Journalistic articles about the killing of Martínez are included in the documents, along with investigative reports about corrupt public officials. Some of the articles were written by Martínez herself. Also included was “The Tragic Decade,” an article published days after Martínez’s murder that mentions two Veracruz officials as possibly having links to organized crime.
Also included in the files are requests from investigators to visit the homes of people who testified, as well as notes on Martínez’s friendships with fellow journalists.
The Veracruz Attorney General’s Office states that “it is the duty of this Specialized Prosecutor’s Office to investigate the journalistic work of the deceased.” Martínez’s employer, the Mexico City-based Proceso magazine, also pushed for investigators to look for a motive related to her work.
Yet authorities failed to pursue that obvious lead, opting instead to make the case that her killing was a crime of robbery and romantic passion.
The files include a detailed description of Martínez’s home, including each room and its contents. Investigators note the presence of beer bottles.
Borbolla told OCCRP that the Veracruz Attorney General’s Office conducted a flawed investigation. “Really, the local authorities were unaware of good practices and correct investigation protocols,” she said.
This section of the files includes official letters between local and federal authorities about the investigation.
Ignoring the obvious line of investigation, investigators did not look at Martínez’s journalistic work as a possible motive for her killing. Instead, these files show, they asked for a psychological profile of her, which was prepared by a psychologist from the Veracruz Attorney General’s Office.
This section also includes reference to a request from the National Human Rights Commission regarding progress on the case.
Investigators questioned Martínez’s friends and family members about her private life, including romantic relationships. All responded that Martínez had been very reserved. The only relationship she was known to have had was with a photographer, years earlier.
The files show that investigators asked whether Martínez owned the house she lived in, and that they offered family members psychological support.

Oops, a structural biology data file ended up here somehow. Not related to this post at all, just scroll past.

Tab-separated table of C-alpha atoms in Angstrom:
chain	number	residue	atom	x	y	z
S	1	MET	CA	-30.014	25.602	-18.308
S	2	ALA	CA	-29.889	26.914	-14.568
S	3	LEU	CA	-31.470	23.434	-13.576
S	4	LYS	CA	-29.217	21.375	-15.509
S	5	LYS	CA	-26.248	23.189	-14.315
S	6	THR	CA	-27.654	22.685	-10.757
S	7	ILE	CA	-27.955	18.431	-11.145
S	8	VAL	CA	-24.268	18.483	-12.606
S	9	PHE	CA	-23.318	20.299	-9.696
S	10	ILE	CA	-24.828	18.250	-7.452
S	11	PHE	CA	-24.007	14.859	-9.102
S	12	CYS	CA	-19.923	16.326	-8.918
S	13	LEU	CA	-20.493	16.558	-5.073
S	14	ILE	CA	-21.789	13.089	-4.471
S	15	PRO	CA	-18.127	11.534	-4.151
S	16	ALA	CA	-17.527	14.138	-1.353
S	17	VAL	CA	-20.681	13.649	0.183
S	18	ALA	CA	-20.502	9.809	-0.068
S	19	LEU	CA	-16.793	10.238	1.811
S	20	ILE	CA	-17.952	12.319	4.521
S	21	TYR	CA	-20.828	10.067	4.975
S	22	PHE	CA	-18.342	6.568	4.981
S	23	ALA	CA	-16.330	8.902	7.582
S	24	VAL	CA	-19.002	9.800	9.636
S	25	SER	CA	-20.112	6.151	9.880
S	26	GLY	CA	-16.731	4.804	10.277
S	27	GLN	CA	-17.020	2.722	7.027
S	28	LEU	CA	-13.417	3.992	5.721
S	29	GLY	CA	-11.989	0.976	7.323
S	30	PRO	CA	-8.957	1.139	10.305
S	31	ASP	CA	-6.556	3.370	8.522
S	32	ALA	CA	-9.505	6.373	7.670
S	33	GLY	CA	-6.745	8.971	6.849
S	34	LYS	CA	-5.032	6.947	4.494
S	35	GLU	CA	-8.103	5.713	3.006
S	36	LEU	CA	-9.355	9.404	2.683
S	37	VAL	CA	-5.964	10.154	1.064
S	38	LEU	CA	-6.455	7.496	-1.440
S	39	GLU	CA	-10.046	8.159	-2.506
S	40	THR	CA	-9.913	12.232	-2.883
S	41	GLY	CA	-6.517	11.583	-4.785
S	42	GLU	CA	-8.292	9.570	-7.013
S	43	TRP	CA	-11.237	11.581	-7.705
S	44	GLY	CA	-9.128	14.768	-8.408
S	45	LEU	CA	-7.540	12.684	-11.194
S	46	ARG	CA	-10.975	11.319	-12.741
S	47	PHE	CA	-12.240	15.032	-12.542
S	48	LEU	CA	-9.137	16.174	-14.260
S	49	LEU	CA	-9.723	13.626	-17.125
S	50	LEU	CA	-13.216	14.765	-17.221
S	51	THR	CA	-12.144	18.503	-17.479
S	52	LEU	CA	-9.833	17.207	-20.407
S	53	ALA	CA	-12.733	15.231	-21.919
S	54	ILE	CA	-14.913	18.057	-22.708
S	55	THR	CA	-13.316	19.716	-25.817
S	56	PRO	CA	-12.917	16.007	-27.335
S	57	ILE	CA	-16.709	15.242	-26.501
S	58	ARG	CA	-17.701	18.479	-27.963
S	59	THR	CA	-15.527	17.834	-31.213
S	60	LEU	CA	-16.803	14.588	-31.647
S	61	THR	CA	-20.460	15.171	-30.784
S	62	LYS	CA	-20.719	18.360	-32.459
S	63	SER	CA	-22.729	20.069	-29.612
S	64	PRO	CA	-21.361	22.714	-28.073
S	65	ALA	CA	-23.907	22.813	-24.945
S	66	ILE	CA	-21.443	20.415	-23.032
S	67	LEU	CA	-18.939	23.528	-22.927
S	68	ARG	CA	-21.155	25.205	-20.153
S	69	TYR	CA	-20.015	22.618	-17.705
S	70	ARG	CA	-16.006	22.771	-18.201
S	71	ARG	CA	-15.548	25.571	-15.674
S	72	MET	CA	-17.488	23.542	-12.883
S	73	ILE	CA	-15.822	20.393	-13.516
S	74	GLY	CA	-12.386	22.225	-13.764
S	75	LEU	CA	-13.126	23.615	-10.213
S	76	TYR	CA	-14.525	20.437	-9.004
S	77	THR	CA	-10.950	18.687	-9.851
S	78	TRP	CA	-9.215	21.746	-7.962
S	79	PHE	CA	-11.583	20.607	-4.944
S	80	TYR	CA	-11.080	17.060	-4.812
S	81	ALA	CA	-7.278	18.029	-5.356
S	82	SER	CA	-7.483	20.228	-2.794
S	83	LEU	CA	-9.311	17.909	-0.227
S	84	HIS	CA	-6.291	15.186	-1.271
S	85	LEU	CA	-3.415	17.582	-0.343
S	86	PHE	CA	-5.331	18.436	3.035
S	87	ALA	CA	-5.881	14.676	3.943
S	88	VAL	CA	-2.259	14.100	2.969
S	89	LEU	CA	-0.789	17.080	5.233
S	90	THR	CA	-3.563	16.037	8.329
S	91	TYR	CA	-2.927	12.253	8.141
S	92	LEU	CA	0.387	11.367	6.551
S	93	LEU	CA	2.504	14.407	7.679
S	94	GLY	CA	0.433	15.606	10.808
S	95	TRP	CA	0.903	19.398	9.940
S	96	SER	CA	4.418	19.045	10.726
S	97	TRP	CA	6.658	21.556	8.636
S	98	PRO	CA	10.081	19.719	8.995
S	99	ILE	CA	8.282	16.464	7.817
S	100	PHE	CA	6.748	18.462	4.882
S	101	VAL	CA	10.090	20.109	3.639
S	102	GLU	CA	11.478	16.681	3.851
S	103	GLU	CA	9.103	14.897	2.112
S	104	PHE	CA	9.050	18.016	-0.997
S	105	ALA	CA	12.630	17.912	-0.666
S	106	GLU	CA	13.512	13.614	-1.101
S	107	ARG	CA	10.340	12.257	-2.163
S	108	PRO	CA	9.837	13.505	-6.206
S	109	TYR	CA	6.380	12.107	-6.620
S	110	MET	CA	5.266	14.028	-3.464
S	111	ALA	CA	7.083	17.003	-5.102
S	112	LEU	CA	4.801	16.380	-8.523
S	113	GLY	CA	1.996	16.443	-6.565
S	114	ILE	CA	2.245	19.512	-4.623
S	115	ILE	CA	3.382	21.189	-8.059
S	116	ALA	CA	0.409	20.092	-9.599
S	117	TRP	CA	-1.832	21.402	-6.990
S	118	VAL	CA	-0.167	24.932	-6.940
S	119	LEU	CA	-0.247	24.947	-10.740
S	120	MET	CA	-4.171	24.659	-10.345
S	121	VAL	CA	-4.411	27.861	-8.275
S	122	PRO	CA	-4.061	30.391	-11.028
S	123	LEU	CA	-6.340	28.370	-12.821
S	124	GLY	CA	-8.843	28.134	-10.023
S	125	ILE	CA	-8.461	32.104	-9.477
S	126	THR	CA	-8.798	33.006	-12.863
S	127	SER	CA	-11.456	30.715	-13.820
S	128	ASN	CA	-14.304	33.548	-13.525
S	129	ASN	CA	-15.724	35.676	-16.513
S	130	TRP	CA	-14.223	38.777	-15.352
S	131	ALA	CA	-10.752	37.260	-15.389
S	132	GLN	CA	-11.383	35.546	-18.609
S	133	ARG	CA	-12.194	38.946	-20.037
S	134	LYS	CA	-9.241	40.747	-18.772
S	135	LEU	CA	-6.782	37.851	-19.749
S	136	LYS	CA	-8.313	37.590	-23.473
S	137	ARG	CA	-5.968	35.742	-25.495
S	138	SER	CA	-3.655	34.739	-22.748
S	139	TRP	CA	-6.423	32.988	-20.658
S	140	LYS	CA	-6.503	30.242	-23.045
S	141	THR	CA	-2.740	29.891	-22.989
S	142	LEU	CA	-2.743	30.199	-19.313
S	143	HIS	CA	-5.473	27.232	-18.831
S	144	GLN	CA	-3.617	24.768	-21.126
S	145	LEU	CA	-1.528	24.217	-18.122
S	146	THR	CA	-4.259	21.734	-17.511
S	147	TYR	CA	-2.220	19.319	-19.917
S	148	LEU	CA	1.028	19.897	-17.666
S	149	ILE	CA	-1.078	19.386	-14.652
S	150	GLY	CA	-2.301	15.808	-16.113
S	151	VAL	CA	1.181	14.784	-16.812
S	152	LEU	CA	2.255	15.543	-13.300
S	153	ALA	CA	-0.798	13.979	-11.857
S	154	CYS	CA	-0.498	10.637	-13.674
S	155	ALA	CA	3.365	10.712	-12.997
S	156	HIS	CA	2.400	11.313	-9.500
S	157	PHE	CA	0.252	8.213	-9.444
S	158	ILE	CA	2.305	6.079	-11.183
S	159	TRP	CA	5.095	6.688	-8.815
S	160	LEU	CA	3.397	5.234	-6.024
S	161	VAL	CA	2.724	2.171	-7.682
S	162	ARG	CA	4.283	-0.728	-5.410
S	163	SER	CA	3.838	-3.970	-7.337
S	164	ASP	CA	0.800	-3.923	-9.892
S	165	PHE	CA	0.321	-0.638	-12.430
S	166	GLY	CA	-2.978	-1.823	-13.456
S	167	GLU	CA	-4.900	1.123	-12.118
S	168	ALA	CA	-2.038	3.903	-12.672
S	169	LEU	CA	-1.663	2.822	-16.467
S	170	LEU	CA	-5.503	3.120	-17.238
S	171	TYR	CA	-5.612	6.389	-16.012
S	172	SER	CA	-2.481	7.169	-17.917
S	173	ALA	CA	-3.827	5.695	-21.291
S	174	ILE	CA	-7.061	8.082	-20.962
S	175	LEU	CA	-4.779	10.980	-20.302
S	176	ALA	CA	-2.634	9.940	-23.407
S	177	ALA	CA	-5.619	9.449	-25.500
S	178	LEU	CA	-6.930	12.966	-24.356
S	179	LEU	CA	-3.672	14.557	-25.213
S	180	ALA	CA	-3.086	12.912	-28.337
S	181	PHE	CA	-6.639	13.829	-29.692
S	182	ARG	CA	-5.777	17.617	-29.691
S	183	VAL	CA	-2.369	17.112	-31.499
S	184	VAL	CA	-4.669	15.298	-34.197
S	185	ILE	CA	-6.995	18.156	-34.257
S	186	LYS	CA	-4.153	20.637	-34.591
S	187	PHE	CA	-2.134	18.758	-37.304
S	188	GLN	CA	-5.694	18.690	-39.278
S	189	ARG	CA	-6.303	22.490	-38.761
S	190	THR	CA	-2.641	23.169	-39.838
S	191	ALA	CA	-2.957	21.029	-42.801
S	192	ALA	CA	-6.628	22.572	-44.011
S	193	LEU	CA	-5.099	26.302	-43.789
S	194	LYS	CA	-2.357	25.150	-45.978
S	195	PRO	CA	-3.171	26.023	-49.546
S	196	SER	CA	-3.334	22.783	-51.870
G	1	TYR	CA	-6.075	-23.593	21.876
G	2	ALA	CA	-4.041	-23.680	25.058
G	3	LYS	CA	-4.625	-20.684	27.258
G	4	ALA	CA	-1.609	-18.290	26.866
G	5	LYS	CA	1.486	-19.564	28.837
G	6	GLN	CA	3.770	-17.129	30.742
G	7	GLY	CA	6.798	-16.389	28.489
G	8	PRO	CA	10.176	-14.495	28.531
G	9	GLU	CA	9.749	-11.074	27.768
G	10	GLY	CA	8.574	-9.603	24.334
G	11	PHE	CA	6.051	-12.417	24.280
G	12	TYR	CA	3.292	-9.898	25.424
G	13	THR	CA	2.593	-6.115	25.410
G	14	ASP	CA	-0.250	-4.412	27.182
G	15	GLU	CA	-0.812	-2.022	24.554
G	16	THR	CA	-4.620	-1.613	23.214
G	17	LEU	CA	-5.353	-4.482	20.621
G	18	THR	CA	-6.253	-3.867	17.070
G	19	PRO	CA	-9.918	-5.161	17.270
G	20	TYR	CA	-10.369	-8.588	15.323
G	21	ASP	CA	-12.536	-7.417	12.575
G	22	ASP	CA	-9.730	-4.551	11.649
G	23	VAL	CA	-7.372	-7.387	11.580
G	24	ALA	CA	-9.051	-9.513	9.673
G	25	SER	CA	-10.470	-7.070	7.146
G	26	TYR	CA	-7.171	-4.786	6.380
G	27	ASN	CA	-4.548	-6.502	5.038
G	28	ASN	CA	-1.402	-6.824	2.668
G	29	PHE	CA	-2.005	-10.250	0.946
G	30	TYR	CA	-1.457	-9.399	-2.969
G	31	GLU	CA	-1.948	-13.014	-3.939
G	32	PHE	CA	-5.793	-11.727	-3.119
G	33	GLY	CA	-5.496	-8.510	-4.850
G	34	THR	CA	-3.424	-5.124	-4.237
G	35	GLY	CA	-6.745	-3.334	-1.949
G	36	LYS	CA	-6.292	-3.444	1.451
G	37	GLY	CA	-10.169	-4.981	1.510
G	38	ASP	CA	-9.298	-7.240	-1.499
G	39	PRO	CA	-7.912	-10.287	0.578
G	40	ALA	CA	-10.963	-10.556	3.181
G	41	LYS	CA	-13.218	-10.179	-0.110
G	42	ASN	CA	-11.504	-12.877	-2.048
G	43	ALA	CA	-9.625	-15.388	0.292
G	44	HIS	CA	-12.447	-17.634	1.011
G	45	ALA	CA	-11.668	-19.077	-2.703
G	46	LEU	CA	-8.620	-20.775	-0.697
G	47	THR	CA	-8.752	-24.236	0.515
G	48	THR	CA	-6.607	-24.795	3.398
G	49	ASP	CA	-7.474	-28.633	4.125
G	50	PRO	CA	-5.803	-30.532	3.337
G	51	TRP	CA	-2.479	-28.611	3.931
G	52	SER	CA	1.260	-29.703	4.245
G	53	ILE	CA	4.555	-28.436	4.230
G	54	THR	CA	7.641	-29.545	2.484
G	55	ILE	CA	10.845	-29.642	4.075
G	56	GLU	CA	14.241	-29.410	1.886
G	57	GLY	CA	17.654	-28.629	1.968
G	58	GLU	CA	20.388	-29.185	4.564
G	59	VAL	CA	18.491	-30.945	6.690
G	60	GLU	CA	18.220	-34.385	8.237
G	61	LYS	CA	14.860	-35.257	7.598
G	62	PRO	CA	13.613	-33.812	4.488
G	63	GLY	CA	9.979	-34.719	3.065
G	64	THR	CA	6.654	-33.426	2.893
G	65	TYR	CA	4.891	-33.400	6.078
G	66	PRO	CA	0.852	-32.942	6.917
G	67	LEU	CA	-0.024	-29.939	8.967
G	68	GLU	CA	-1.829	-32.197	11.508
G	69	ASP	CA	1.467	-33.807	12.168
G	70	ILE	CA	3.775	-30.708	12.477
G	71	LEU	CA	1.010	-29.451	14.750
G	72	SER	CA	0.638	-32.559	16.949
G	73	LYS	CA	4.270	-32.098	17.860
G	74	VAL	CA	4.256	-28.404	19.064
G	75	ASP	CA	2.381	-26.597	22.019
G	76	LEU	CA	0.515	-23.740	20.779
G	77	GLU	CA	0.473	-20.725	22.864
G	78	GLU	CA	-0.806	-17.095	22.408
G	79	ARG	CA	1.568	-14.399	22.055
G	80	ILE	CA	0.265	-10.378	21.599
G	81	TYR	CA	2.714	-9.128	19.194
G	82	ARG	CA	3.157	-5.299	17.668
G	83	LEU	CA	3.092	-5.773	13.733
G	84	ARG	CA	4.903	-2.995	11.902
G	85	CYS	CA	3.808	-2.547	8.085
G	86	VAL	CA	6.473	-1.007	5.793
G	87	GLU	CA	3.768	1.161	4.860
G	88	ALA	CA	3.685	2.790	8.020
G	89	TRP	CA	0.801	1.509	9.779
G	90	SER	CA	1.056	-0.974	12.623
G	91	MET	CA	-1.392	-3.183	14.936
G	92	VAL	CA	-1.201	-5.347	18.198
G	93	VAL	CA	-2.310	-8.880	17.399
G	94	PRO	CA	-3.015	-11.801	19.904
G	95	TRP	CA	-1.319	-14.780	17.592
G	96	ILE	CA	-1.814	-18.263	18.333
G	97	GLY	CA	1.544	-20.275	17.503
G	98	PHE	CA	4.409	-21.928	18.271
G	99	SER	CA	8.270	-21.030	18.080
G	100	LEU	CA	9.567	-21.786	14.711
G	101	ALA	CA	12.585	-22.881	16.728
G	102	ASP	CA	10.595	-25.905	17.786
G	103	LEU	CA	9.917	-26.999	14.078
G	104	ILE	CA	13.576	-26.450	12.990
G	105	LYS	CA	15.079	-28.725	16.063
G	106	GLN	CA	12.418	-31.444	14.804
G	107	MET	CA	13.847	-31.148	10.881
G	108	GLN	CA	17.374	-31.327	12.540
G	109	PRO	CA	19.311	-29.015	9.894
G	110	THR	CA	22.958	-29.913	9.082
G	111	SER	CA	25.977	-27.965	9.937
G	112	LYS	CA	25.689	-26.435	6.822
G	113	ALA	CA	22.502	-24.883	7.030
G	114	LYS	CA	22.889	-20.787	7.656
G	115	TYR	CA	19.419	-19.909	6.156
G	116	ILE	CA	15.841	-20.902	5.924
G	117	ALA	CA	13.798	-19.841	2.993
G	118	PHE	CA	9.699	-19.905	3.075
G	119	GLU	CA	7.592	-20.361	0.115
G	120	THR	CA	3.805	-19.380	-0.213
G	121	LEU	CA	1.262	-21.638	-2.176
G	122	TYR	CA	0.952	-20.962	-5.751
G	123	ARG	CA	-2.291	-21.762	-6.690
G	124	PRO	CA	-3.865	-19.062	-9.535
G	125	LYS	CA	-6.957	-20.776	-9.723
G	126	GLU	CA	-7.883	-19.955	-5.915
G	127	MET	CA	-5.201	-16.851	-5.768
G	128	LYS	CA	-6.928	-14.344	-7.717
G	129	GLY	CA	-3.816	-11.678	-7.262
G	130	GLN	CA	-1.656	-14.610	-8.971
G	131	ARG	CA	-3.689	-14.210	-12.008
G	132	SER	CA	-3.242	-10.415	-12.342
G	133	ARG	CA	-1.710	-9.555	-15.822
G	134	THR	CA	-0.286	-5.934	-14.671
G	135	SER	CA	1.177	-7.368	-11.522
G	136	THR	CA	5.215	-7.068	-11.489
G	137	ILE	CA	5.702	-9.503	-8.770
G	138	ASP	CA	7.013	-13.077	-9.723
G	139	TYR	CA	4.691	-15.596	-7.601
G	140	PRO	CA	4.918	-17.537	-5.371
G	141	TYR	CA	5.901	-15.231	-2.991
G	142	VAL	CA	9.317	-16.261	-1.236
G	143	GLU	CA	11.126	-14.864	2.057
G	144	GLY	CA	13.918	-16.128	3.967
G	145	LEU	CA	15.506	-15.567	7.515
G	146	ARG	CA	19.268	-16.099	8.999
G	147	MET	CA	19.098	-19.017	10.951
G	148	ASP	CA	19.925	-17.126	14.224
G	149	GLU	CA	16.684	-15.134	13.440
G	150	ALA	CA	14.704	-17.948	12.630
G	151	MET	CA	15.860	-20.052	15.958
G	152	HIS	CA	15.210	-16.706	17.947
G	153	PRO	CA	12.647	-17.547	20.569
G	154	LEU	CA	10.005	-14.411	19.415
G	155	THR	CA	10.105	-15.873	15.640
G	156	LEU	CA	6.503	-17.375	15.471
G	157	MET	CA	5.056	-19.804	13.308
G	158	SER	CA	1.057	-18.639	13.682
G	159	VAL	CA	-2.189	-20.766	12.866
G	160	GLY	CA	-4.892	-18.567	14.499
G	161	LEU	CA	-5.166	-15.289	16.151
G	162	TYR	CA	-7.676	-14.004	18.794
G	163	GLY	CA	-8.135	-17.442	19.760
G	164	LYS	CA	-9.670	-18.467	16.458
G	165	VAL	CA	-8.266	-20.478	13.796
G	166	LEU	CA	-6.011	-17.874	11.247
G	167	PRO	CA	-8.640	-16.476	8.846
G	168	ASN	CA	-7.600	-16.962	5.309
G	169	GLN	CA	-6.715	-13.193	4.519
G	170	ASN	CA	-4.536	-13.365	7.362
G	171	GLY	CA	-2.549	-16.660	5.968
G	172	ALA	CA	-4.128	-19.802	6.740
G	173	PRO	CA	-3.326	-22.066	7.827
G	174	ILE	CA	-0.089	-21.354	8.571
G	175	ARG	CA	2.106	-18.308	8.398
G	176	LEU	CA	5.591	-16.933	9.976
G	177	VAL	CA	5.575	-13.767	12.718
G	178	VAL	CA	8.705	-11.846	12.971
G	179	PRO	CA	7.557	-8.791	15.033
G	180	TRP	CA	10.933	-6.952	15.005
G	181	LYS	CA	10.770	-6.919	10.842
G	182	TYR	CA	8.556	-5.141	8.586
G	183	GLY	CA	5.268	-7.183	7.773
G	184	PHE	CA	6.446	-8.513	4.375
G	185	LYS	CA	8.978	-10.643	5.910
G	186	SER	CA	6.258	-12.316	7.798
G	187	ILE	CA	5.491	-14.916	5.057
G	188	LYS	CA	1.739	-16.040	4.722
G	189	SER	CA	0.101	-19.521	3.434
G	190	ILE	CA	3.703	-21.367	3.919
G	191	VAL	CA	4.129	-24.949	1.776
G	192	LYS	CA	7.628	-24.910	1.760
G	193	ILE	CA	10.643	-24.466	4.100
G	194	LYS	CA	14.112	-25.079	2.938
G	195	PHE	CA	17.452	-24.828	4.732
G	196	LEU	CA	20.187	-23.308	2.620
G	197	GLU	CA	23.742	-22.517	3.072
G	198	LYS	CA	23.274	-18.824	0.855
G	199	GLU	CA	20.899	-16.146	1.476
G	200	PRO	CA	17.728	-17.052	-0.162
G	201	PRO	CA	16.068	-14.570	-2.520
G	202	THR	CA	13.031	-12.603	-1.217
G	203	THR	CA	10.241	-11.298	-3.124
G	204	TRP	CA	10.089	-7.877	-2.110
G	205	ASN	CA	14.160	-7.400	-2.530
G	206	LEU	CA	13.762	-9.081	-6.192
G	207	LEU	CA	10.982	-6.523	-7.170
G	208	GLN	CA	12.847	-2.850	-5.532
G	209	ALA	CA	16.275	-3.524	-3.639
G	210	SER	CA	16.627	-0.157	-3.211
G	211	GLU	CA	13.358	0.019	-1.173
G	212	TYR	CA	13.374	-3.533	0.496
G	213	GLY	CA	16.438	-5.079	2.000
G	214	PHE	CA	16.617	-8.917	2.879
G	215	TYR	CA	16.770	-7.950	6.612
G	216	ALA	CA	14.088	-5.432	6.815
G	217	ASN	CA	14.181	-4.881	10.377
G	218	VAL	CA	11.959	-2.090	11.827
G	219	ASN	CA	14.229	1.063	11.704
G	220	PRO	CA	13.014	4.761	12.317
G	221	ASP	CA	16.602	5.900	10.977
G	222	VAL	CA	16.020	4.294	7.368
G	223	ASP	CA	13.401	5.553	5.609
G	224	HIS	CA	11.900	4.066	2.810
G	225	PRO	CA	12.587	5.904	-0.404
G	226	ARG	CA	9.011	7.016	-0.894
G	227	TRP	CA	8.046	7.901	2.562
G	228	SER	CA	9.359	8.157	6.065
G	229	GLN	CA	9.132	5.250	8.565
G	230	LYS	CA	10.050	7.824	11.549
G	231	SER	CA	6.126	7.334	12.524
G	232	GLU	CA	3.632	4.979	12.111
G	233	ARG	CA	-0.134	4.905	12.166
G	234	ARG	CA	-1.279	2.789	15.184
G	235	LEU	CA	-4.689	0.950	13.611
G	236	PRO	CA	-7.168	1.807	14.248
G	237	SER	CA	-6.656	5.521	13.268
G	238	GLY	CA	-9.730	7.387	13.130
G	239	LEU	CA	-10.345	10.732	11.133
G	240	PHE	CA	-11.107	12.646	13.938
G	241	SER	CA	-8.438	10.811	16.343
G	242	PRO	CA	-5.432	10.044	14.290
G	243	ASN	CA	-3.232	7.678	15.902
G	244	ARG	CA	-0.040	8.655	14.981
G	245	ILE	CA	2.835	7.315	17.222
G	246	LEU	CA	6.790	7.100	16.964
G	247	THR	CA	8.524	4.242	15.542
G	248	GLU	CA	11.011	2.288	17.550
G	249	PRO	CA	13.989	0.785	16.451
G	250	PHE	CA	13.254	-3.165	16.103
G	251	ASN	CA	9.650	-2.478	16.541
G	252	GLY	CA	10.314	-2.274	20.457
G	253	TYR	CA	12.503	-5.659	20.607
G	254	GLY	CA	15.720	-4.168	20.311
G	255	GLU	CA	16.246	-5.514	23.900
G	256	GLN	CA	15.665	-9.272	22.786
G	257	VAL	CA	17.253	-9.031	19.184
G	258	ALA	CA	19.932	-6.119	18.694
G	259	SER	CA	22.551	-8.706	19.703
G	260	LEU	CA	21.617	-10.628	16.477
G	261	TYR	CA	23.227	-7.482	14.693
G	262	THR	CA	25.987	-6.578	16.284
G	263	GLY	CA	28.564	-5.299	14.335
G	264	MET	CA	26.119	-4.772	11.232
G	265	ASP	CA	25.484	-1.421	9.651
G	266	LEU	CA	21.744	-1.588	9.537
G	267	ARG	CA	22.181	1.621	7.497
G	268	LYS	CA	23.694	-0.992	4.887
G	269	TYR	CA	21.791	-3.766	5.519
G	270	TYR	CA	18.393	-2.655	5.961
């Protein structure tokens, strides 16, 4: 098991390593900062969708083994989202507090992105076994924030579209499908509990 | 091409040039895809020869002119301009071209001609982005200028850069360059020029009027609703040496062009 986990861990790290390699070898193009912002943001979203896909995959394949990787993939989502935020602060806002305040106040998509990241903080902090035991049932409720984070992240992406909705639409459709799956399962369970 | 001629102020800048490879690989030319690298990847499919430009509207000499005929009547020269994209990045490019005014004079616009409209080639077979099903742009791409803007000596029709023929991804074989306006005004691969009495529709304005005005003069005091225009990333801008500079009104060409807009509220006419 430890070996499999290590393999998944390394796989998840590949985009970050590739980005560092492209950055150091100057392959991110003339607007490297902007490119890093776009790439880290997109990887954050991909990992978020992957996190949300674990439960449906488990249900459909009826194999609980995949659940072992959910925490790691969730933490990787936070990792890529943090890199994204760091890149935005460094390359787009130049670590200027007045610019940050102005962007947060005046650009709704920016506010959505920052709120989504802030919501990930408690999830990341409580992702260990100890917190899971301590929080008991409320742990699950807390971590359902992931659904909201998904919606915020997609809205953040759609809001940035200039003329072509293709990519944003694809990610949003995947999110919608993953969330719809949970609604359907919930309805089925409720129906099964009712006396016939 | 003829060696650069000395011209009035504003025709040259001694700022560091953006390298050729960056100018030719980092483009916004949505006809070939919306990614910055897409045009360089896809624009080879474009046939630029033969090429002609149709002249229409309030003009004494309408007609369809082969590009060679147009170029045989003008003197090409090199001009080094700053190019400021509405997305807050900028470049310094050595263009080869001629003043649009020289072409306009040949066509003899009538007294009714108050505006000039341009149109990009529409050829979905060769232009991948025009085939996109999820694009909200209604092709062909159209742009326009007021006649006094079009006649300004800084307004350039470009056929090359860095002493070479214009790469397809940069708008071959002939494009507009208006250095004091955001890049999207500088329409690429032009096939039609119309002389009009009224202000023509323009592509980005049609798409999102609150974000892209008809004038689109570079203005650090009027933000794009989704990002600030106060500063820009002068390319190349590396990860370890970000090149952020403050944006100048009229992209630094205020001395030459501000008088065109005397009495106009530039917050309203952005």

Some documents were handwritten, including a list of items found inside Martínez’s house. The files also include people interviewed about Martínez’s work, including journalists, friends, and family. No interviews with politicians or public officials are recorded.
The files also note the measures investigators took to look into Martínez’s financial history.
Authorities tried to determine who Martínez had been in contact with. They searched phone records, and questioned friends, acquaintances, and fellow journalists. The files show that investigators made little progress, with interviewees telling them that Martínez kept to herself.
The document also notes that investigators were unable to obtain full fingerprints from the crime scene.
The files show that investigators zeroed in on Jorge Antonio Hernández Silva, known as El Silva, who confessed to the crime but later retracted the confession, saying he had been tortured. Investigators questioned El Silva and his male acquaintances, and some spoke about their lives in the social scene around Parque Juarez, in the Veracruz capital of Xalapa, where they used hard drugs and engaged in prostitution. Investigators went to pawn shops to search for objects that were missing from Martinez’s house, including a laptop and cell phones.
This section outlines the sentencing. Judge Beatriz Rivera Hernández accepted the prosecution’s argument that El Silva had come to Martínez’s home the night she was killed, along with a man called José Adrián Hernández Domínguez, who was known as “El Jarocho,” a slang term for someone from Veracruz. The prosecutor concluded that El Silva had intended to rob the journalist.
The case began to fall apart almost immediately. The investigation itself showed that many valuables remained in her home, making robbery an unlikely motive. El Jarocho was never found, and El Silva later said police had tortured him into confessing.
Judge Edel Álvarez Peña ordered El Silva released due to irregularities in the case against him. But one of Martínez’s brothers filed an injunction against the decision, and El Silva remains in prison.
The files also note that issues of Martínez’s magazine, Proceso, disappeared from newsstands on at least three occasions when it ran stories about organized crime, politics, and homicides.